Tuesday, June 15, 2010

Working Dog Info

Click the read more link below for an article on "introducing your new Akbash dog to livestock" by Diane Spisak

                       Introducing the new Akbash Dog

It is important to understand that most of the Akbash Dogs that come into rescue are dogs that were poorly placed by their breeders in homes not very well suited to the breed,  and with people that had  little idea of what an Akbash Dog is about. Thus, many of the dogs in rescue missed out on some important training and socialization  early on and have some behavioral  issues that need to be worked with.
      Most of the dogs come with very little accurate history and most are unknowns as far as what livestock experience they have had.
 Escaping, barking, livestock rough play behavior, and disrespect for humans are commonly seen in rescues.The good thing is that unless the dogs have developed strong chase behaviors, most dogs can, with a few months of  supervision and training, become well mannered and good livestock guardians and companions if they get handled by people with good canine behavioral skills. 
  When the dog comes to your home:  Akbash Dogs are highly intelligent and very emotionally sensitive and require a few weeks to feel comfortable in a new setting.
   If you have other dogs it is important that the new and old dogs meet on neutral territory for both dogs.  That means 2 people each walking a dog down the road , (neutral place),  on loose leads and people  keeping their energy low & happy,  each walking a distance apart and as the dogs get used to one another gradually walking closer. Tight leads relay to the dog tension and will actually cause dogs to aggress, so loose leads and happy demeanor is important.
 Always pair opposite sexed neutered/spayed dogs together. Akbash Dogs are generally dog aggressive to similar sized same sexed dogs as adults .
     Keep in mind even if they were  livestock safe on another farm, they may not necessarily be livestock safe  on a different farm with different owners and livestock..

 So most rescues require a period of  introductions,  shaping and training in their new home similar to what you would have to do with a puppy. Though the training period is usually accelerated due to the dog’s maturity.
  If you are introducing your rescue dog to livestock, do it gradually. On a leash walk the dog up to the fence and get a feel for how the dog reacts to seeing and smelling the livestock .  At first you will primarily use two commands to shape their behavior.  You will give the dog a verbal “good dog” for all good responses,  ( Good responses can be: casual interest, submitting with a lay down or roll over, or looking away,  lowering the head  or soft wagging of tail ).  If the dog is unfamiliar with stock it may growl, but it is likely a worry  based growl and not an aggressive growl. So neither reward or correct that behavior and remember we don’t say to dogs “Its Ok”to comfort them  if its not Ok. They are not people and you saying its OK to comfort the dog is in reality  agreeing with the dog. You don’t want to be saying it’s good to growl for instance. 
 Correct all undesirable behavior with a startle correction., The best  startle correction being a gruff sounding “ Ehh”. (Undesirable behaviors may be things like : play bowing, lurching towards an animal, chasing, keen interest, head held high and tail stiff  or aggressive barking). Correct those behaviors with a “Ehh” and as soon as the dog stops that behavior  then be sure to reward the dogs response with a “ Good dog”.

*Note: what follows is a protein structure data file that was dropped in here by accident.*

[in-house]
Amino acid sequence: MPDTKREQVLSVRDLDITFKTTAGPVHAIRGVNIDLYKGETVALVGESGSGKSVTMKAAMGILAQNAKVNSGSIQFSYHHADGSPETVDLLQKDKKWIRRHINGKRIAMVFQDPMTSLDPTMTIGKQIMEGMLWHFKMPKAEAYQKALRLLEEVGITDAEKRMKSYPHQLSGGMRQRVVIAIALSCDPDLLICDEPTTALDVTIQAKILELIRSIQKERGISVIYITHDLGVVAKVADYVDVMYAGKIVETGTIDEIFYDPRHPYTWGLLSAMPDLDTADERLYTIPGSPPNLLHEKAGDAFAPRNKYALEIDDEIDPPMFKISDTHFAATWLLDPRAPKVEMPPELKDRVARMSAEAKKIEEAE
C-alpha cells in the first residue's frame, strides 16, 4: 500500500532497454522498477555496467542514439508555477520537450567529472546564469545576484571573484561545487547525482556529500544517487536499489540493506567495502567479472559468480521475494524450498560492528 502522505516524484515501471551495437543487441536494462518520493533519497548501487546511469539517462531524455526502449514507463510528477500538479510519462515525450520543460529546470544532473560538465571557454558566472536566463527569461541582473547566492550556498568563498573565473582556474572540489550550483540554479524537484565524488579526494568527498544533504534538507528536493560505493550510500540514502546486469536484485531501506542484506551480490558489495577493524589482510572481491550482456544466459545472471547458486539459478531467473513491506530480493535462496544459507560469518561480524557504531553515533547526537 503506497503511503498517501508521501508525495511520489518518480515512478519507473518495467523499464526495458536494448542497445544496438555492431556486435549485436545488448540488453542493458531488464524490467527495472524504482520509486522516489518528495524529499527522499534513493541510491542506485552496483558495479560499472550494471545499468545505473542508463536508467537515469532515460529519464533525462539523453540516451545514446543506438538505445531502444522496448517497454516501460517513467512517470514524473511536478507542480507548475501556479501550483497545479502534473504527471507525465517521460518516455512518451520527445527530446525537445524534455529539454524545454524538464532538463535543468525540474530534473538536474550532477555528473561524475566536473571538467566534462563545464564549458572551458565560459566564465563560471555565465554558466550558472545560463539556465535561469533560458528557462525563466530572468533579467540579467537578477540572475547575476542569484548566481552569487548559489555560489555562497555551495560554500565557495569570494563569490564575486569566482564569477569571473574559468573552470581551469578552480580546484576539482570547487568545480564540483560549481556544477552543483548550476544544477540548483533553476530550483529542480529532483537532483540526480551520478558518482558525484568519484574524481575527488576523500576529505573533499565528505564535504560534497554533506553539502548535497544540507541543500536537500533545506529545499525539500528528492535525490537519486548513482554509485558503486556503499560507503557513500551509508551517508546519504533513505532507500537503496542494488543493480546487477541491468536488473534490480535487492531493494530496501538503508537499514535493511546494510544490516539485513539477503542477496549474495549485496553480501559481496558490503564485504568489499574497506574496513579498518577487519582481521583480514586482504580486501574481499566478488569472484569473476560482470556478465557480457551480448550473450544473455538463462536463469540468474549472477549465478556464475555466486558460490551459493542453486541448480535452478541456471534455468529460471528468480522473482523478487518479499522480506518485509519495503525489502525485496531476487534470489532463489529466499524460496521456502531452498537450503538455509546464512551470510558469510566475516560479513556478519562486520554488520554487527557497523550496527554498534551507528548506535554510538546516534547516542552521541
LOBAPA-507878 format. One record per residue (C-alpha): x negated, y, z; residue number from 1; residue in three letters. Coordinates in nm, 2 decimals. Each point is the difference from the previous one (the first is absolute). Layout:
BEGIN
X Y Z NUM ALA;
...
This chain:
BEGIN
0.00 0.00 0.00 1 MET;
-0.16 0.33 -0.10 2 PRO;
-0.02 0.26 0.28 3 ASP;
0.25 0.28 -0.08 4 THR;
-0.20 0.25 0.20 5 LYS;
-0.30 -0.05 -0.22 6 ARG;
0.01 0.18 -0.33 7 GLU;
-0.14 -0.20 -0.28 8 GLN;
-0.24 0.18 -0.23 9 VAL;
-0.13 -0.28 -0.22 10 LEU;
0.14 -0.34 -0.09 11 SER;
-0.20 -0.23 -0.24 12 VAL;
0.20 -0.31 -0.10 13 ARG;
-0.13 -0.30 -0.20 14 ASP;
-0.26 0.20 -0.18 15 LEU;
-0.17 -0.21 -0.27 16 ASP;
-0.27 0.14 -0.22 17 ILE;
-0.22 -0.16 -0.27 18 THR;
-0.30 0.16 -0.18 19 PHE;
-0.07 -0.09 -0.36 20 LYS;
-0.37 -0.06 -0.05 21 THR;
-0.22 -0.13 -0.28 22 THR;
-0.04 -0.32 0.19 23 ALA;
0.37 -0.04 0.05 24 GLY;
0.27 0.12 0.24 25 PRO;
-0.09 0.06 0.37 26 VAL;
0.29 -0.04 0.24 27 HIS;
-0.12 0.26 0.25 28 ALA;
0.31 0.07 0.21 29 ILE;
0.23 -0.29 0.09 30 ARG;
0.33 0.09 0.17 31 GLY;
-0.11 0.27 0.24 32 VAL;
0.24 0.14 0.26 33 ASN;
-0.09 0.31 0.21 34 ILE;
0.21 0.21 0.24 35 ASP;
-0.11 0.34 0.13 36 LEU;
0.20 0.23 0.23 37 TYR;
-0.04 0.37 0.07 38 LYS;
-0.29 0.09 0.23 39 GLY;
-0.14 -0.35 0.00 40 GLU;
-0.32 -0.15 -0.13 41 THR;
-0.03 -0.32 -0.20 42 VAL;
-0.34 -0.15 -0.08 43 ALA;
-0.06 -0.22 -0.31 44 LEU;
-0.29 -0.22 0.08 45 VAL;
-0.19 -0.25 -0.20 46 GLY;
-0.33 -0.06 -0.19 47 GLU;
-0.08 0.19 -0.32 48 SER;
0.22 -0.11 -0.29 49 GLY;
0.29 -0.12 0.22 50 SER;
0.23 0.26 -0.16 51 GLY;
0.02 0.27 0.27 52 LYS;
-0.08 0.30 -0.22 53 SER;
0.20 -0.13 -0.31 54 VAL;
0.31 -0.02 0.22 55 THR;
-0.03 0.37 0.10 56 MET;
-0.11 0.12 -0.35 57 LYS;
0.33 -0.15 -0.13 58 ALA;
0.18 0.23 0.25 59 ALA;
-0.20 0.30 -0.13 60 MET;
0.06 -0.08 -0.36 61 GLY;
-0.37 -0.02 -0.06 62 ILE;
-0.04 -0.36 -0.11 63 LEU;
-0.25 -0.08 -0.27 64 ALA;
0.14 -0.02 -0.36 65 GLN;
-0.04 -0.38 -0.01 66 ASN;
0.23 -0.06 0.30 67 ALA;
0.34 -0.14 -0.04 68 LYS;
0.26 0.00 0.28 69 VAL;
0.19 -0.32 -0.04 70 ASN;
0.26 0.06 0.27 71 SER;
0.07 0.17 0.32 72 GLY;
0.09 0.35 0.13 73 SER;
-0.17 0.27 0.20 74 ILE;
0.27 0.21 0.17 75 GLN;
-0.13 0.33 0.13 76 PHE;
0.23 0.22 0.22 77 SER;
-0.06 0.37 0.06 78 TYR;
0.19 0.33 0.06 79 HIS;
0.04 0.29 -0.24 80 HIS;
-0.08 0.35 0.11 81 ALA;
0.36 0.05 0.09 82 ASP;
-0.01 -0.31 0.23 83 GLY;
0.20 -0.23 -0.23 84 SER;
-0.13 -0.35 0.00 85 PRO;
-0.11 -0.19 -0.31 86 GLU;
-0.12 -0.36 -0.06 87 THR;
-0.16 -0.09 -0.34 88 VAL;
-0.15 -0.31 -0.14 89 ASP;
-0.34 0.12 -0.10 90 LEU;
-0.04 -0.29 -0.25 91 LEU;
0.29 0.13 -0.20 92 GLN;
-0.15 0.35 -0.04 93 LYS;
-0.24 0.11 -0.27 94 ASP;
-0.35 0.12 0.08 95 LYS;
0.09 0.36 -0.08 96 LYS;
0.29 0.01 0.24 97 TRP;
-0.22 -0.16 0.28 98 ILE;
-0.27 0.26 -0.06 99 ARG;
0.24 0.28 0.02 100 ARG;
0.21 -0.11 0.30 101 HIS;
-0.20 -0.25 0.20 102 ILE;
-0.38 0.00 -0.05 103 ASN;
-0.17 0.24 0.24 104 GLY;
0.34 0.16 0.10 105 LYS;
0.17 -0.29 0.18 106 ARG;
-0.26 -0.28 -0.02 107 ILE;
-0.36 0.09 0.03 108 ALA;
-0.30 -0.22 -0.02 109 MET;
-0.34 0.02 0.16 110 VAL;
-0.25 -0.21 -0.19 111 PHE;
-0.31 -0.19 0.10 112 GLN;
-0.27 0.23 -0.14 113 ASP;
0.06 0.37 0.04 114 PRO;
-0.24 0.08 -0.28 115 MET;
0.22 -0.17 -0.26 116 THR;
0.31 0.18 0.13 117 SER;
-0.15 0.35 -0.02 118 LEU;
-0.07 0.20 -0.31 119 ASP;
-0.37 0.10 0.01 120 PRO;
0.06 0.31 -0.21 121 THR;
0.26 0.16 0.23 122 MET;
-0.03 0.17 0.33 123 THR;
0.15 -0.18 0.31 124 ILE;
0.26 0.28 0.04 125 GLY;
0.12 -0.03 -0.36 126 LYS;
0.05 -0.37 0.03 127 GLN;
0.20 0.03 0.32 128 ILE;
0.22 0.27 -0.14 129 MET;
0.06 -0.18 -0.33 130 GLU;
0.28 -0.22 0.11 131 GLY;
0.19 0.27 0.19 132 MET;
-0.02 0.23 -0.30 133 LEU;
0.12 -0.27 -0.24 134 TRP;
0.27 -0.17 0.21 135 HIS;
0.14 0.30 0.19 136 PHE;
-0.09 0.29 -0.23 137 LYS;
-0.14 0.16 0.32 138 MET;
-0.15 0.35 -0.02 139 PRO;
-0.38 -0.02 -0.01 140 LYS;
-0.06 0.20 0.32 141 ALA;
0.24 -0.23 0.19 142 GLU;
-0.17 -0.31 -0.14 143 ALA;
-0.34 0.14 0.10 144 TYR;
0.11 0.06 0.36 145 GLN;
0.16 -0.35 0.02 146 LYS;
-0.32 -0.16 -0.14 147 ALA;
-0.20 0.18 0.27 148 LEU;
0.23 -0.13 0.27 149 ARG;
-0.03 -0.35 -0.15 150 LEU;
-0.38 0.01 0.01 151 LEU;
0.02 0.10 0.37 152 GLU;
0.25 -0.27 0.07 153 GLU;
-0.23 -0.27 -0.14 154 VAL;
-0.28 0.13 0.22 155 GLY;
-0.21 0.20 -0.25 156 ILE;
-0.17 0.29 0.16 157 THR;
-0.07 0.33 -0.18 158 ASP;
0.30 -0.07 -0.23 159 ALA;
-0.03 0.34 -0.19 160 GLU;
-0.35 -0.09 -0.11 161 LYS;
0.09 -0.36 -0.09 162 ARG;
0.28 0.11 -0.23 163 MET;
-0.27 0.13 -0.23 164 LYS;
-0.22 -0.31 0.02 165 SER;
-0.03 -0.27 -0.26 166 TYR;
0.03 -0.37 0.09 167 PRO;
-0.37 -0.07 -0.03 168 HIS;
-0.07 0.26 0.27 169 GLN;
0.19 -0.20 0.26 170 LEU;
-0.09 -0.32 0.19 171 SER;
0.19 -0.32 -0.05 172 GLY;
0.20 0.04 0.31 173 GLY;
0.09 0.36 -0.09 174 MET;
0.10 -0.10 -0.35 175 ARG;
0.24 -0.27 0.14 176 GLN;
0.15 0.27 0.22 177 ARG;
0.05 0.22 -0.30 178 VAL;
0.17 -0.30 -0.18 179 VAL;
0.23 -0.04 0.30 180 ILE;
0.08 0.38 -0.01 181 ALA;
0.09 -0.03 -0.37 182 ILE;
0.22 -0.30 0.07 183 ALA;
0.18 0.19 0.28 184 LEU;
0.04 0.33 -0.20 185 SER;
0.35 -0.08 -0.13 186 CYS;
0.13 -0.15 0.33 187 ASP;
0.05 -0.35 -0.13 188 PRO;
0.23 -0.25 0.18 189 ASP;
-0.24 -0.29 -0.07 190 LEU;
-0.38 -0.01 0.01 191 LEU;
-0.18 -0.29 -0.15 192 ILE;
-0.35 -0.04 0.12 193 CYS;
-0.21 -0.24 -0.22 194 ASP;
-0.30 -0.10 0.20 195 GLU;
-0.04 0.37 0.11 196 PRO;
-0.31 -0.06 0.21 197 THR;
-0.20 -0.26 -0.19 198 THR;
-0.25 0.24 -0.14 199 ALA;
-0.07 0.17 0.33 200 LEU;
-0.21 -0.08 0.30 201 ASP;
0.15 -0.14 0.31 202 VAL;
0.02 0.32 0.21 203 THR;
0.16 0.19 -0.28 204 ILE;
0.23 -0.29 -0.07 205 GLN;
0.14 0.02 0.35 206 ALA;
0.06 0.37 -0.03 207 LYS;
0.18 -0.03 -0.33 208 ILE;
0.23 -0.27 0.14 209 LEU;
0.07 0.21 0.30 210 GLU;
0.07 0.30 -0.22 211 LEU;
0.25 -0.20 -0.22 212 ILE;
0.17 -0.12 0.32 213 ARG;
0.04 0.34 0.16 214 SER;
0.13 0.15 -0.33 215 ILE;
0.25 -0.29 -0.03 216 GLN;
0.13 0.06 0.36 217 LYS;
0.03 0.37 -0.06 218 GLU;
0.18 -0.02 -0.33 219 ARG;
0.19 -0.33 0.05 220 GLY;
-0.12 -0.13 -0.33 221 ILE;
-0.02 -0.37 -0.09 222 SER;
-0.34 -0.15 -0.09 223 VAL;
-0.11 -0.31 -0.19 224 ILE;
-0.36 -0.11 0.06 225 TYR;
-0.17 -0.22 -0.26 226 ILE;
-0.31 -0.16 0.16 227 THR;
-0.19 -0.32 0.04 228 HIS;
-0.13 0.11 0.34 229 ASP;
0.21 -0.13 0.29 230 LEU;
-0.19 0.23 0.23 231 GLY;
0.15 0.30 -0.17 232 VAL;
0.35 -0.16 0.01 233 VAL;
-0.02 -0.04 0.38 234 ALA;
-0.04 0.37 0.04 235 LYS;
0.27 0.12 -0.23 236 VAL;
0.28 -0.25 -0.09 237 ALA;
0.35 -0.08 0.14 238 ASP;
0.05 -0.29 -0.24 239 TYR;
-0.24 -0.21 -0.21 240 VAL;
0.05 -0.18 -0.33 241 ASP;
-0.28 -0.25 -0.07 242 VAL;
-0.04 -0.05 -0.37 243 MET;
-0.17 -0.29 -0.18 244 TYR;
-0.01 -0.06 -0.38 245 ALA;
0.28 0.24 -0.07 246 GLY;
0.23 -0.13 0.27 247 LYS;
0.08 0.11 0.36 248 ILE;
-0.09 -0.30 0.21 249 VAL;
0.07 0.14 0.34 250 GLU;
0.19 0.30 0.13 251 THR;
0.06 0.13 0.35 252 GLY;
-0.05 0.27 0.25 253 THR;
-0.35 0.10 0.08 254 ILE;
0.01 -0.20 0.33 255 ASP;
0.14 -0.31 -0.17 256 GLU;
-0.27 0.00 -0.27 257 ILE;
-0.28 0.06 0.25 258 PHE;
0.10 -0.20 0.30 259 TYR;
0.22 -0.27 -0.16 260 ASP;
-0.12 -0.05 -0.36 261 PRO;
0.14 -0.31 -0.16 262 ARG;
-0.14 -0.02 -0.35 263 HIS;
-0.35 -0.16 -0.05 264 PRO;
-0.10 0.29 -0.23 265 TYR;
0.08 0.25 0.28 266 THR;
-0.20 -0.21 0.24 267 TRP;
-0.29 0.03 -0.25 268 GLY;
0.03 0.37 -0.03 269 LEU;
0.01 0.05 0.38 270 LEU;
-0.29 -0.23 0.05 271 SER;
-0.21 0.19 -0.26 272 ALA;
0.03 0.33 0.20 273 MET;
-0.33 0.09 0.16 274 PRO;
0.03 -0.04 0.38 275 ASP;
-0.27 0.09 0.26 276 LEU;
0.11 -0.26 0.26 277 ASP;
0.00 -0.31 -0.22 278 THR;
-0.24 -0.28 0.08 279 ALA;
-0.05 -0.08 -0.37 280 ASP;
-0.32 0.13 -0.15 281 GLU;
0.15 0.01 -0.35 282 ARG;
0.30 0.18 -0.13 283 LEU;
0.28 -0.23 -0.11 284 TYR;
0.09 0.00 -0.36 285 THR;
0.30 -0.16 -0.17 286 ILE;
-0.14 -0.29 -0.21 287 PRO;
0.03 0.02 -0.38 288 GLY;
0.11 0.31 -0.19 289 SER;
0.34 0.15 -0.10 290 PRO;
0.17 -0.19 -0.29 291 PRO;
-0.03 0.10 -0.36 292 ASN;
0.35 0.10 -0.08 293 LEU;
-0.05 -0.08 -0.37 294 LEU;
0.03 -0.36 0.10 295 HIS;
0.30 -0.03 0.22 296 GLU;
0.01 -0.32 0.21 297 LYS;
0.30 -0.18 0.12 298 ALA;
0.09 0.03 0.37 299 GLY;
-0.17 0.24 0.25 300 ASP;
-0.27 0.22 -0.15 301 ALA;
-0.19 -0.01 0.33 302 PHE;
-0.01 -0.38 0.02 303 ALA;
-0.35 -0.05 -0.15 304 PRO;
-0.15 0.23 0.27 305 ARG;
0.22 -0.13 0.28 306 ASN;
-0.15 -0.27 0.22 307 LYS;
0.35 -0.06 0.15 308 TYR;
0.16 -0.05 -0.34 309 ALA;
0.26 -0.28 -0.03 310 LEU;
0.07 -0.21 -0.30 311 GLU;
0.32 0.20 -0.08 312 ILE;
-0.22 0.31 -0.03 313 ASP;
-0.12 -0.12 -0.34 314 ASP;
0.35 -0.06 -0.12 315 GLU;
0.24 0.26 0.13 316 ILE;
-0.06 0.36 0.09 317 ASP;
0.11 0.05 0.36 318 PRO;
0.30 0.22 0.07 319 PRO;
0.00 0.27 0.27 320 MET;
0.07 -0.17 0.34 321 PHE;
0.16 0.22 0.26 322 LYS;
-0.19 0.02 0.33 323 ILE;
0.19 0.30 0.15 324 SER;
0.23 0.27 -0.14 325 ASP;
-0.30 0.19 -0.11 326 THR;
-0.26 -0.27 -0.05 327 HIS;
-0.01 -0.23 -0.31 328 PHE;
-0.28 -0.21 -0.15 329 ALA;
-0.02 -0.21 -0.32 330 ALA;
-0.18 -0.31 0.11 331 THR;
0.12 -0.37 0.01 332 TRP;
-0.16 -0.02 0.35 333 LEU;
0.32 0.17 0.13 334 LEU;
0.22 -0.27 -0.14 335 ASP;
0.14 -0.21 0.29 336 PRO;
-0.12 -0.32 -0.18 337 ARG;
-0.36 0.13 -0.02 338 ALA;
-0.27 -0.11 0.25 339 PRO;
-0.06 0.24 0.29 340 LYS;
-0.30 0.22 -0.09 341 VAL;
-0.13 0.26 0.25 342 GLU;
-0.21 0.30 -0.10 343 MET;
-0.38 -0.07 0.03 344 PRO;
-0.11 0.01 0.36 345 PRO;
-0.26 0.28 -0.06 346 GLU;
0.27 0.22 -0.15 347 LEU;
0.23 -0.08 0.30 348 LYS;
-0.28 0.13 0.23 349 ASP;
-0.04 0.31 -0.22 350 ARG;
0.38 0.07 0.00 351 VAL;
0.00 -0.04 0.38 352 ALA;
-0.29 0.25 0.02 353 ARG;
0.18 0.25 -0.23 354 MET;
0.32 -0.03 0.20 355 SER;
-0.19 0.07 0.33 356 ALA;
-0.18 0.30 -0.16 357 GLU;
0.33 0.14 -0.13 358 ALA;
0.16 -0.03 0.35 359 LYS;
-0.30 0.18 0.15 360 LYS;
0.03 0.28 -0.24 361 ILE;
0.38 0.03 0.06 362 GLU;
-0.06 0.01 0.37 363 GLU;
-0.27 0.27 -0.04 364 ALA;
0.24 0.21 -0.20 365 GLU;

( What you are doing in every experience is shaping its behavior  in easy terms to the dog , basically saying Rover Yes and Rover No)
   Ok, so the dog seems comfortable after a day or so near the livestock. Then repeat the same routine with the dog on a leash in the corral with the livestock. Only after you feel comfortable with the dog’s response to your praises and corrections ON leash do you progress to off leash. New dogs of any age should only be in with livestock  only under your direct supervision until you absolute feel like the dog understands the farm rules. This may take a week, or a couple of months depending on your training skills and what  bad habits the dog arrived with.

  If the dog gets away with play chasing, shredding an ear or biting  a leg once, its shame on the dog, if you allow it to happen a second time its shame on you. It takes around  6-8 weeks of consistent supervision  to extinguish a bad habit . That can only happen if you can do “set ups” with the dog  and consistently make effective corrections for that behavior  over that entire period.    Keep in mind that every time the dog gets away with an undesirable behavior  that  is not corrected you go back to day one in your training.
 Timing is probably the thing people have most difficulty with. Unless  you correct the dog when it’s thinking about acting or is actively doing the behavior, the dog won’t associate the behavior with the correction. So if you see the dog out in the field chasing a lamb, by the time you yell and run out to the dog the dog has stopped the behavior, a correction is worthless,  and probably counter productive, as it will only confuse the dog and perhaps make it afraid of you.
So patience and consistency is what will make this rescue dog become a valued addition to your home and farm. If you have any questions please contact ADI rescue for advice.
Two valuable books to read are:
The livestock Guardians, Storey publication
Livestock Protection dogs, Alpine Publications

No comments: